Last Updated on May 5, 2015, by eNotes Editorial. Word Count: 770
Many a Polish writer has ended up in exile, but the ironies of Witold Gombrowicz’s situation are nearly as fantastic as some of his plots. In the summer of 1939, he set out on what was to be a leisurely transatlantic cruise to South America and back. By the time the ship docked in Argentina, Nazi Germany and Soviet Russia had invaded Poland and World War II had begun. Gombrowicz spent the next ten years contending with poverty and isolation, clerking by day and writing by night, until translations into Spanish and publications abroad again brought him some renown. Belligerently apolitical, Gombrowicz maintained ties with both the émigré press and the press in Poland, and he refused to take part in any ideological exercises. In his homeland, however, his earlier works were not reprinted, nor were his newer ones published until “the Polish October” of 1956-1958, a period of relative liberalization. The 1957 edition of Ferdydurke sold out in a matter of days, Gombrowicz’s plays were staged, his correspondence was published, and he stood at the very center of debate on Polish literary and cultural life. His absolute rebellion against all fixed expectations of behavior, however, whether social, cultural, ideological, or national, made him too volatile an element in an atmosphere of forced stability and stale dogma. In 1958, his name and works virtually disappeared from print again, but he continued to exert a tremendous influence on Polish writing and thought.
Gombrowicz was a provocateur in life and in letters; it was his method of confronting reality, his style of existence. Paradox lies at the foundation of his work, in which he aimed to provoke, amuse, confound, and finally leave the reader nose to nose with some highly unpleasant psychological and philosophical truths. Ferdydurke, with its three acts and two intermezzos, resembles theater more than it does the traditional novel, and its characters are more puppet than human. Its language is playful and inventive, and its very title is a fantastic, meaningless word. In fact, Gombrowicz claimed to be bored by readers’ constant questions about “meaning,” and he wrote in his diary: “Come, come, be more sensuous, less cerebral, start dancing with the book instead of asking for meanings. Why take so much interest in the skeleton if it’s got a body? See rather whether it is capable of pleasing and is not devoid of grace and passion.”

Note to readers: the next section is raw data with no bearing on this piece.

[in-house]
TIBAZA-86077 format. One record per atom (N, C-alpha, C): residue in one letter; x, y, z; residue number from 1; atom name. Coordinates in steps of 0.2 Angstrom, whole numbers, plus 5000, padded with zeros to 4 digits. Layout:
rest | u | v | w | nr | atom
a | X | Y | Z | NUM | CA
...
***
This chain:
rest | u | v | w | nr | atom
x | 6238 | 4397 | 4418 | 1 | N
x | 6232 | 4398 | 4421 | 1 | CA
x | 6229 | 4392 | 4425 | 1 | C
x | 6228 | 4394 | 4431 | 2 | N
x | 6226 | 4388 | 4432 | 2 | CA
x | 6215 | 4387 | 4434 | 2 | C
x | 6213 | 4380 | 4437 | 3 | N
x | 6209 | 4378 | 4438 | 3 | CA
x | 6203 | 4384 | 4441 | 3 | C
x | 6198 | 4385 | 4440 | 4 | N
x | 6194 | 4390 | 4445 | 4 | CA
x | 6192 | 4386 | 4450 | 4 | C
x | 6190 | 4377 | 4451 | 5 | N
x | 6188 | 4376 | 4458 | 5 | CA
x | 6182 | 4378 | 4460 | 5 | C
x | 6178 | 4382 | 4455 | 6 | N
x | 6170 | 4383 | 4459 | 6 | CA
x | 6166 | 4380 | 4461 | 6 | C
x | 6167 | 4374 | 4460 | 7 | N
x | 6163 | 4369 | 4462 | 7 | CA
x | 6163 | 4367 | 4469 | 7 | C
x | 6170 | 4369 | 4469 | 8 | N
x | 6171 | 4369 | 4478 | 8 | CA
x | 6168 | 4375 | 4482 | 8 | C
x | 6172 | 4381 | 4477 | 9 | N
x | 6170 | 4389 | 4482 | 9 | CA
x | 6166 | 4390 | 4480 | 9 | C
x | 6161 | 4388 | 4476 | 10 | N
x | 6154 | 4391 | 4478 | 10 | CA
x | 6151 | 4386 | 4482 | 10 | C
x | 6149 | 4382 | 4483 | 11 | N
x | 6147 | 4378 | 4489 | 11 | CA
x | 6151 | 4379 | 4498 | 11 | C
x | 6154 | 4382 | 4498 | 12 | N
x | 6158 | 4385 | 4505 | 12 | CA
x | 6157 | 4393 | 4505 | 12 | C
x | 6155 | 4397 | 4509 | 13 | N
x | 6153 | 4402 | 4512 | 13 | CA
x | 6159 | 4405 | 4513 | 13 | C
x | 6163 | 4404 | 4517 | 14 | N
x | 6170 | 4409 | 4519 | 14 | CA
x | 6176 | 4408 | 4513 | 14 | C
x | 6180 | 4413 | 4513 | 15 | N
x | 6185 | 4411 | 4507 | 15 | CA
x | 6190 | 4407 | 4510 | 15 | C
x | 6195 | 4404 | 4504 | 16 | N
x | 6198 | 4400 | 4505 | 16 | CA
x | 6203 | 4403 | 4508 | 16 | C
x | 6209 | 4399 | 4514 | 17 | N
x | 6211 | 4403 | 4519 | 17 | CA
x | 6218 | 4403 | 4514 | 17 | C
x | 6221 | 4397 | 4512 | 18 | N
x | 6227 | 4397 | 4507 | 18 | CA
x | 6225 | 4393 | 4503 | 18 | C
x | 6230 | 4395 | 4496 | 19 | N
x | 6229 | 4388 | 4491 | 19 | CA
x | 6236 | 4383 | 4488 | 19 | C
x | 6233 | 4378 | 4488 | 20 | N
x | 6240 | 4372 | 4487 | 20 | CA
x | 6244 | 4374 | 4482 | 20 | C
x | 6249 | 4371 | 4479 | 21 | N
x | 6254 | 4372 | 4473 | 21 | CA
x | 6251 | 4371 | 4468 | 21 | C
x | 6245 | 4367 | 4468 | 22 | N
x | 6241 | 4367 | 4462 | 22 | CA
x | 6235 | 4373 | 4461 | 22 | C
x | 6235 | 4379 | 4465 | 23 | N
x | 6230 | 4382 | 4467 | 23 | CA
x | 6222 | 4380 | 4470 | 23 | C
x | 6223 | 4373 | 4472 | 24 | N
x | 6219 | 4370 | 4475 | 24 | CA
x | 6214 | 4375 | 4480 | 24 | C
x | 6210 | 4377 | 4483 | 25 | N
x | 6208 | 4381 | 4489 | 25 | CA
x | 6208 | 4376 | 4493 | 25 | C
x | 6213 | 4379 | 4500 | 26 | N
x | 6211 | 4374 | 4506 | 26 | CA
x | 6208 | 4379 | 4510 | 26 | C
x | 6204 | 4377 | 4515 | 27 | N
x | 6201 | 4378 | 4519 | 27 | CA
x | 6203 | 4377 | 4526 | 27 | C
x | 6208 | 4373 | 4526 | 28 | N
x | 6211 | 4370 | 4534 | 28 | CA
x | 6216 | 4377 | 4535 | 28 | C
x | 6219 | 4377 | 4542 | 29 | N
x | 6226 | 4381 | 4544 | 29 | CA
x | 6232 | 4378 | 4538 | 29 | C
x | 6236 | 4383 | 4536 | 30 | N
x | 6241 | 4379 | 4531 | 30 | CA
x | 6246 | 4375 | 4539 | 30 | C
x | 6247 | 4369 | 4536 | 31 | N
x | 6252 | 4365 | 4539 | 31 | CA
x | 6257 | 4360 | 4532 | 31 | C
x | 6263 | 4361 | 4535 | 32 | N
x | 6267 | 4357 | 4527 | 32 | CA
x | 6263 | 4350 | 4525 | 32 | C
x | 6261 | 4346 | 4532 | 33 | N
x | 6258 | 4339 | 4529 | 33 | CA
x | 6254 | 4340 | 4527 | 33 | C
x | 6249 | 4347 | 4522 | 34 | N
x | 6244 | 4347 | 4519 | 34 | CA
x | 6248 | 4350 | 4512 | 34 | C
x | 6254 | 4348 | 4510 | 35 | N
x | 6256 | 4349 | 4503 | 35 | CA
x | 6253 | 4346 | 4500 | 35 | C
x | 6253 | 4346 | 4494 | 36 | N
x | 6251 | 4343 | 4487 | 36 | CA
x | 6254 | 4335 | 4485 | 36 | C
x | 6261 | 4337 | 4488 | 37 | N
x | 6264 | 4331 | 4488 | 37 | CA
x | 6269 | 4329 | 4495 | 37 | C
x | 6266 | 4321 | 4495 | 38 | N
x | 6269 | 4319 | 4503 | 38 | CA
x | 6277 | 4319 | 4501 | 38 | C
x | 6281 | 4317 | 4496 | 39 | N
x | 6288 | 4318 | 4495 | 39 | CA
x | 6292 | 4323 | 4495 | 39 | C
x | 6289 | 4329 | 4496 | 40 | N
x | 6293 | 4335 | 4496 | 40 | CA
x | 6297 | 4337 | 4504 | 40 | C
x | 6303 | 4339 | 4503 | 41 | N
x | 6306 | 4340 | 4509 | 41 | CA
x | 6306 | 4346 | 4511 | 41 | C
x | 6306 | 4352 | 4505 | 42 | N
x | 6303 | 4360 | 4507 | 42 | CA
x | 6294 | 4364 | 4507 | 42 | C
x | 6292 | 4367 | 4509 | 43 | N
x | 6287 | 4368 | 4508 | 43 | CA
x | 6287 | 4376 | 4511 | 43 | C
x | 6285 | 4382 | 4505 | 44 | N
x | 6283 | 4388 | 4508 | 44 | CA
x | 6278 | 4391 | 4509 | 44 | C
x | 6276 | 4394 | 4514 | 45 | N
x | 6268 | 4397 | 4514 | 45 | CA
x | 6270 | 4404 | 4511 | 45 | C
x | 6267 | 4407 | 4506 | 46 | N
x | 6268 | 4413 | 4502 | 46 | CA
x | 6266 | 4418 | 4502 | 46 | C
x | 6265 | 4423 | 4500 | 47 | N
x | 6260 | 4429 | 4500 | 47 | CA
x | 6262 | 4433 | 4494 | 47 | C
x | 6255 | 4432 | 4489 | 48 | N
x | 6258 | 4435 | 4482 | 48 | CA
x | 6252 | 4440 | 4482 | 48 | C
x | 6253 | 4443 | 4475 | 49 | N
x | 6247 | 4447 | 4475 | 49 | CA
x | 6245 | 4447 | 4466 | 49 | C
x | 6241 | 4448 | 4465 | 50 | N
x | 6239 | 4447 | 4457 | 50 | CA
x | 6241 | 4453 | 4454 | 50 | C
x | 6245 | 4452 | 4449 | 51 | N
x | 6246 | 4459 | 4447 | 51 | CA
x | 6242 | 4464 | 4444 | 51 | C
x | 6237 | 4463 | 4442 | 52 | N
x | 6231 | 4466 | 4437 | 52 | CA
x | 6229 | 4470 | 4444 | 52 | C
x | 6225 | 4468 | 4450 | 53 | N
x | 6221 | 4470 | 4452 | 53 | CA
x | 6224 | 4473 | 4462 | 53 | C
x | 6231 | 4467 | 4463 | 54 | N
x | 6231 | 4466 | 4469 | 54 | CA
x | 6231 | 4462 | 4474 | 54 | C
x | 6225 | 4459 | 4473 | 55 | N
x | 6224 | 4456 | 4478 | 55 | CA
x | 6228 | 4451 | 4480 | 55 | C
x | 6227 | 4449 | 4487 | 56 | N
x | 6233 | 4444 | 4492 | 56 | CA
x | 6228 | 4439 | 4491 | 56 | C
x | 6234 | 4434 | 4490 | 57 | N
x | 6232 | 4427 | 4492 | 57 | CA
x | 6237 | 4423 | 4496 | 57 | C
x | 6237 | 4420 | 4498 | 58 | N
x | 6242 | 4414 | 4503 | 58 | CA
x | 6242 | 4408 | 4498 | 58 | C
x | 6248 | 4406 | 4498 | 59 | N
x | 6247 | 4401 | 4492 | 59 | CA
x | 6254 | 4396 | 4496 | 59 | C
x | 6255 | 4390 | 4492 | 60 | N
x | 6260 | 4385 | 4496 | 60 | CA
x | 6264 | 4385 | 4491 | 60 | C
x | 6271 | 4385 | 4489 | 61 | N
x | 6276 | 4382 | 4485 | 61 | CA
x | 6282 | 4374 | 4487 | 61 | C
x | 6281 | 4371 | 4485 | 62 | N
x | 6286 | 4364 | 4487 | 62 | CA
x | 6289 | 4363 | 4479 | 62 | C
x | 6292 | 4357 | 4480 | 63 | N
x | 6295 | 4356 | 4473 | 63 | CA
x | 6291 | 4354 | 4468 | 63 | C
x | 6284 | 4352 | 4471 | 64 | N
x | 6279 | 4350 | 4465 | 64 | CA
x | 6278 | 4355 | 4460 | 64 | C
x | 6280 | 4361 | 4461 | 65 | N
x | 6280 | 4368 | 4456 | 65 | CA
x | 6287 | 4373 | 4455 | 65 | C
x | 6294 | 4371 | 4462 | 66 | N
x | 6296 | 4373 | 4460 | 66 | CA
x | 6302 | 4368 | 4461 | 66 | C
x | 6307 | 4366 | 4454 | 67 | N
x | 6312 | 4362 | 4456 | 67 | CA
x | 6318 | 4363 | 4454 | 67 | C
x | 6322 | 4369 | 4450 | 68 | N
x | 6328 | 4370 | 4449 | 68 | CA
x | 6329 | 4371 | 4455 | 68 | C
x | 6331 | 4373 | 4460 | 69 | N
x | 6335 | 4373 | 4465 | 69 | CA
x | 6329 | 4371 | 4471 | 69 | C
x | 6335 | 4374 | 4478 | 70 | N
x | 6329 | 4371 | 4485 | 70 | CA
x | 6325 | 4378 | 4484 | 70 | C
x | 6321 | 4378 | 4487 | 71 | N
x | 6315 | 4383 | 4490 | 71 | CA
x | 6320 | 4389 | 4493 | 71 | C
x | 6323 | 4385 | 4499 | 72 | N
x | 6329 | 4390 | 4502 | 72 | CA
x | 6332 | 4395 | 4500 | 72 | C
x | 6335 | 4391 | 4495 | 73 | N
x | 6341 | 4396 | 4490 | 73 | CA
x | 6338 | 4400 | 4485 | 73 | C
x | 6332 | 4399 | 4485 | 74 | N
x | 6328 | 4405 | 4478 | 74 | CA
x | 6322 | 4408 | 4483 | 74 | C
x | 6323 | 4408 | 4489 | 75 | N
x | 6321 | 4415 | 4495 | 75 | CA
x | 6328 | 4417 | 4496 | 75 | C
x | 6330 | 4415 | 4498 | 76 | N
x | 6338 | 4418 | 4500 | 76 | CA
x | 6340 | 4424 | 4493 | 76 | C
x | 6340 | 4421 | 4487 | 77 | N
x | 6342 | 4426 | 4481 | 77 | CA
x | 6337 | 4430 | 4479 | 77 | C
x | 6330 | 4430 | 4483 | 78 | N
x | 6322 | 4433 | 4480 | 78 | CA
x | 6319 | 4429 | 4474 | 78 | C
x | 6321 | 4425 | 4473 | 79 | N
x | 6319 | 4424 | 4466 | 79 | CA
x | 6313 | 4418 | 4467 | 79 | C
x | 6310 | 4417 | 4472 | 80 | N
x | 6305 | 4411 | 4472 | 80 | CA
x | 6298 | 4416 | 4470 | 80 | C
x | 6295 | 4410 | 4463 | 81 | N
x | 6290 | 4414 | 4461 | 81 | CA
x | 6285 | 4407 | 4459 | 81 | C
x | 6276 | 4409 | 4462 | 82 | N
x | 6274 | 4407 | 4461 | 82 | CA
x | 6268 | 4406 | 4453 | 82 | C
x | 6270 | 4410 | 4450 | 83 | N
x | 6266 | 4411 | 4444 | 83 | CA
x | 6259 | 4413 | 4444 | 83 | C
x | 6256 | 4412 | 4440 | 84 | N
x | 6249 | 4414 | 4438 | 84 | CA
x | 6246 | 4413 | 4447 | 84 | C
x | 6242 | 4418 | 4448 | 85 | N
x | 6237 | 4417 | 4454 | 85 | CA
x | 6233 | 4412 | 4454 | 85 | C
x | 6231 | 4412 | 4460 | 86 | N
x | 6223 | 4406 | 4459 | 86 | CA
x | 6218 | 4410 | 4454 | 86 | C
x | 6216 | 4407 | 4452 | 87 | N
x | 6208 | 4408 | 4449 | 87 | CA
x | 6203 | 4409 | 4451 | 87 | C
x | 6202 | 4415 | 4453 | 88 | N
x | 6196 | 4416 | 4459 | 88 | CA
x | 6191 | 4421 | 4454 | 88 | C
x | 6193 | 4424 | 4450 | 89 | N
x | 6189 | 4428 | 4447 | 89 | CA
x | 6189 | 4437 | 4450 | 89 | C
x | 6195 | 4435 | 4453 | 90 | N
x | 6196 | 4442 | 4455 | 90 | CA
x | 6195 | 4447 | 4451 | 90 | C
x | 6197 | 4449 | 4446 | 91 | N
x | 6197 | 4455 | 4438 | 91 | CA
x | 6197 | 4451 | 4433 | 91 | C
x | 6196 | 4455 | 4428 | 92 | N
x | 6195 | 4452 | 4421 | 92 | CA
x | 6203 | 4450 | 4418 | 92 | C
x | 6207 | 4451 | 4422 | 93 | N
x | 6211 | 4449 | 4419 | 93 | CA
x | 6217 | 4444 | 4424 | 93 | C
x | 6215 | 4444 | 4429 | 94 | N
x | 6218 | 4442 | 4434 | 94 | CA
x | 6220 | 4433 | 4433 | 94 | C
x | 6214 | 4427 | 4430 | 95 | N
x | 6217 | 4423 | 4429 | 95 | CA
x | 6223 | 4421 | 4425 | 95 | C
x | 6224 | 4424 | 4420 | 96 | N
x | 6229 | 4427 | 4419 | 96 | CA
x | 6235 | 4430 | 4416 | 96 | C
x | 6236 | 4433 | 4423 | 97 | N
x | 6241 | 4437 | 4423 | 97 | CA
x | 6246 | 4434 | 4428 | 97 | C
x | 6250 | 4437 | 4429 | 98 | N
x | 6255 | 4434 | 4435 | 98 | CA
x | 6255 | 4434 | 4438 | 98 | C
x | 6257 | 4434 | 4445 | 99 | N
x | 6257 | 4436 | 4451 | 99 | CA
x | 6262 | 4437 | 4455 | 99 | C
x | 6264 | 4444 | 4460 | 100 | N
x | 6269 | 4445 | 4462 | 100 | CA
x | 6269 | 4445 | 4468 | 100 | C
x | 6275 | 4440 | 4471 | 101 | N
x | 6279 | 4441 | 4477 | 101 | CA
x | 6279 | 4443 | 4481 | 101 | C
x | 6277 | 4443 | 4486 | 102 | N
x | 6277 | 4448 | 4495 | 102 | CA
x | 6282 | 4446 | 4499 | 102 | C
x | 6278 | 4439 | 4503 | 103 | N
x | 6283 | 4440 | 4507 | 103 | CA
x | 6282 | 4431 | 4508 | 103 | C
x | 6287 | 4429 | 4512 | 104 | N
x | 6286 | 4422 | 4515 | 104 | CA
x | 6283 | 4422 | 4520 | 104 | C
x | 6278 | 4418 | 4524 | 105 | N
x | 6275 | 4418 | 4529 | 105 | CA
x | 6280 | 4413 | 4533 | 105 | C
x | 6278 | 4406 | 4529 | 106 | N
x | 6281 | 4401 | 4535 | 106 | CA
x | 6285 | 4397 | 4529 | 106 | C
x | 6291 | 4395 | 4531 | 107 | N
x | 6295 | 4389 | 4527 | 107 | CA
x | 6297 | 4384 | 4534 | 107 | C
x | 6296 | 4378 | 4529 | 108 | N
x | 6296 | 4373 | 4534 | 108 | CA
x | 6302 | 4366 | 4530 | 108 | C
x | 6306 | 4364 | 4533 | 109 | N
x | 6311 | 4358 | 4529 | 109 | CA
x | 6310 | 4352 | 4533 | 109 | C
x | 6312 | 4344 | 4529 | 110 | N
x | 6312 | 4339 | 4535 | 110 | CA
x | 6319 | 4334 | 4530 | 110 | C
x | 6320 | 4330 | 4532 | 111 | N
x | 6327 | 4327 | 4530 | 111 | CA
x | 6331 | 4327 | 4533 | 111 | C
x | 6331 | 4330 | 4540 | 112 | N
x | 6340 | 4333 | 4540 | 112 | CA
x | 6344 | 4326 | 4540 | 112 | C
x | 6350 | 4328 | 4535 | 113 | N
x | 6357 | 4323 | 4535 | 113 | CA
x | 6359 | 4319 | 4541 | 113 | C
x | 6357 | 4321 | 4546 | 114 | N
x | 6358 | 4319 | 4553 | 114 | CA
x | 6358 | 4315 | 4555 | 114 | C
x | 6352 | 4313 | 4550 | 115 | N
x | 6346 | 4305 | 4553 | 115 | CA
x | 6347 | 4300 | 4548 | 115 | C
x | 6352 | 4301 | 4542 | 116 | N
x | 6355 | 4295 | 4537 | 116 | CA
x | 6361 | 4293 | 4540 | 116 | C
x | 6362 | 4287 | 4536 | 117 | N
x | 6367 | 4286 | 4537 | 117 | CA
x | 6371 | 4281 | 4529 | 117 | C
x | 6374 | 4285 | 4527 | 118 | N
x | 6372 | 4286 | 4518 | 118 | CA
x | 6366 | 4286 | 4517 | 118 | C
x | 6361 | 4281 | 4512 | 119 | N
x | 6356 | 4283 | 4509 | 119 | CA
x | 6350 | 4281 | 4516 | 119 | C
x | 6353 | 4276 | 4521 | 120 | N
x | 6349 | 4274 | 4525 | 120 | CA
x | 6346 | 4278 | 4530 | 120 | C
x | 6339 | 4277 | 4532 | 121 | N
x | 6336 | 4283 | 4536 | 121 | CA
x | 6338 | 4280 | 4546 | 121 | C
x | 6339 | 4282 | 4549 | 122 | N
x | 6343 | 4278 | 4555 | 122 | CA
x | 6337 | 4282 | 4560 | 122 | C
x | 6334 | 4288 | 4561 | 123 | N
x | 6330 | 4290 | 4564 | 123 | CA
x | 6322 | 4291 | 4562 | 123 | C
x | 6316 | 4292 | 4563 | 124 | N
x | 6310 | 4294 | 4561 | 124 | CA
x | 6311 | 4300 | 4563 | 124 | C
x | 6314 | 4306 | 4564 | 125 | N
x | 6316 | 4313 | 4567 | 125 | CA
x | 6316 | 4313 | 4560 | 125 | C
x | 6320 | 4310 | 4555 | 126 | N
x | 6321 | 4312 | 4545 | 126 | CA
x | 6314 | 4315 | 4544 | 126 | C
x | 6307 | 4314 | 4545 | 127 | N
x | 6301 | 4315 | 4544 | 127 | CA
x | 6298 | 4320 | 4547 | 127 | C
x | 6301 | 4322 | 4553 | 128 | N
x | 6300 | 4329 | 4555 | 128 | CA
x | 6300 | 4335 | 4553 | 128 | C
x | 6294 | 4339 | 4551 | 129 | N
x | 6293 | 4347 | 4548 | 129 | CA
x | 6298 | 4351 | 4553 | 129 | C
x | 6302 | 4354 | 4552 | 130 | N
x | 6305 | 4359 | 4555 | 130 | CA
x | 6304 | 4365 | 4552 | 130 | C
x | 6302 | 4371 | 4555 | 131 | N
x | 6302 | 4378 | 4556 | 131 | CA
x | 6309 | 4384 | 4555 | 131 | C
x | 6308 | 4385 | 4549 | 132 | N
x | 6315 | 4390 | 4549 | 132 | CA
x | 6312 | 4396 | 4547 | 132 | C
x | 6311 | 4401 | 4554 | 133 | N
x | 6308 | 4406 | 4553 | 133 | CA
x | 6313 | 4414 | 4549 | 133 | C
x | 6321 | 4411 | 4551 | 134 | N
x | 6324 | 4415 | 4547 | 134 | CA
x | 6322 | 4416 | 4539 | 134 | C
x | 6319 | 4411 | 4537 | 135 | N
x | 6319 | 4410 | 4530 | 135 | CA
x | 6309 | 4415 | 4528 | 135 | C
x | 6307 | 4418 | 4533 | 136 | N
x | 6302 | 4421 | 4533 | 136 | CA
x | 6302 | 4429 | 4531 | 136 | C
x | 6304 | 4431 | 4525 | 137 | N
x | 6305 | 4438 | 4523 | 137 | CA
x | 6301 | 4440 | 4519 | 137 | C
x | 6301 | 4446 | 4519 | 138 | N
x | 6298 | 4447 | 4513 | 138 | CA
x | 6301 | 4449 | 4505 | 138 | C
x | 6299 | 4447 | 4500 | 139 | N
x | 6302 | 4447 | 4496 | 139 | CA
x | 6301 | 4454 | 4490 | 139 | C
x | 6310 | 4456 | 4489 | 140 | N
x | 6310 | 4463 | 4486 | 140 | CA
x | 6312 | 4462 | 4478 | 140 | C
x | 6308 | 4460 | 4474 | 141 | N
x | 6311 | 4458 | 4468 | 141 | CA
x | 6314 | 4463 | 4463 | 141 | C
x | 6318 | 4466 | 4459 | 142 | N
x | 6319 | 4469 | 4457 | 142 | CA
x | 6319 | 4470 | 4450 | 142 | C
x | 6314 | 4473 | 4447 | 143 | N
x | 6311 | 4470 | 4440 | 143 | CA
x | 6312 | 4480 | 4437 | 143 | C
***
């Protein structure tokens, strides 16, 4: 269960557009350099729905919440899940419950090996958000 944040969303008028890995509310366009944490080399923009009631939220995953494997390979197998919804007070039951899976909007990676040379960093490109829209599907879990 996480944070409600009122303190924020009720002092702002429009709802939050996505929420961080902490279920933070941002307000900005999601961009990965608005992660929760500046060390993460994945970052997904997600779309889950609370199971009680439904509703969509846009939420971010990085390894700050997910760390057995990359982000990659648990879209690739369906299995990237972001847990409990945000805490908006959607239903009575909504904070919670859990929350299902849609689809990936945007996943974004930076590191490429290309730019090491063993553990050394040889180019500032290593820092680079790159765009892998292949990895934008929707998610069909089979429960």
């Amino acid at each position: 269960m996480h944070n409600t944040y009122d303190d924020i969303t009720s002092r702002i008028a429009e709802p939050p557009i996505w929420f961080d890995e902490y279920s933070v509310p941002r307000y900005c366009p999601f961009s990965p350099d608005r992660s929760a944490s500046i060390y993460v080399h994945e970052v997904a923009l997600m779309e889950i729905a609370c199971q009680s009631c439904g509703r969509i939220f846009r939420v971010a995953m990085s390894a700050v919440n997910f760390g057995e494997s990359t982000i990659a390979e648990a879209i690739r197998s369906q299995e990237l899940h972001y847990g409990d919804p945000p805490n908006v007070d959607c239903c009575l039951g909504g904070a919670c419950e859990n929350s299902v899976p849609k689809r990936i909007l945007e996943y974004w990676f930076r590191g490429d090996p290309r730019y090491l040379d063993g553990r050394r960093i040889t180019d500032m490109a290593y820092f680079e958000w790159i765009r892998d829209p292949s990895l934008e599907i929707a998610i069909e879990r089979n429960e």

Grace and passion might not be the reader’s first impression of Ferdydurke, but the body can hardly be missed. Beginning with Kowalski’s dream and ending with his futile flight from “the arch-bum,” Gombrowicz’s imagery grows out of the human form. The narrator-hero’s “childish, idiotic little behind” is what glues him to his chair as Pimko talks, and he sees that everyone around him is ruled by “the tyranny of the backside.” Kowalski cannot run from the classroom because he has stuck his finger into his shoe. Zutka’s calves stand for an entire generation. The conflict between masters and servants comes down to the collision of faces and fists. “Philifor Honeycombed with Childishness,” one of the two nonsensical fables with which Gombrowicz punctuates Kowalski’s story, begins with a philosophical dispute and ends with a hail of gunfire and flying body parts, and each stage of Kowalski’s own adventures ends with a welter of bodies writhing on the floor.
For Gombrowicz, observes fellow Polish writer Czesaw Miosz, these heaps may be an image of the only authentic form of human contact. All other contact, all other behavior is shaped by convention—by groups, not individuals. Ultimately there may be no such thing as an individual self, and when Kowalski sits down to write his new book, his new self, he takes on an impossible task. He wants to escape his own “greenness,” his own inferiority, but the alternatives are even worse. Pimko, himself a collection of clichés, imposes his notion of boyhood on Kowalski; the schoolboys are also ruled by the expectation that “boys will be boys”; the Youthfuls’ supposed frankness and liberality is merely another fixed form, as are Mientus’s romantic notion of the rustic stable boy, the family relationships so dear to Kowalski’s aunt, and the feudal ones so dear to his uncle. Underlying all of this is a fixed notion of what it is to be Polish. Every attempt at escaping one pattern simply leads to another, and the only thing that seems to break the form, at least temporarily, is a ridiculous or violent gesture—a green twig in a beggar’s mouth or a bite just below the knee.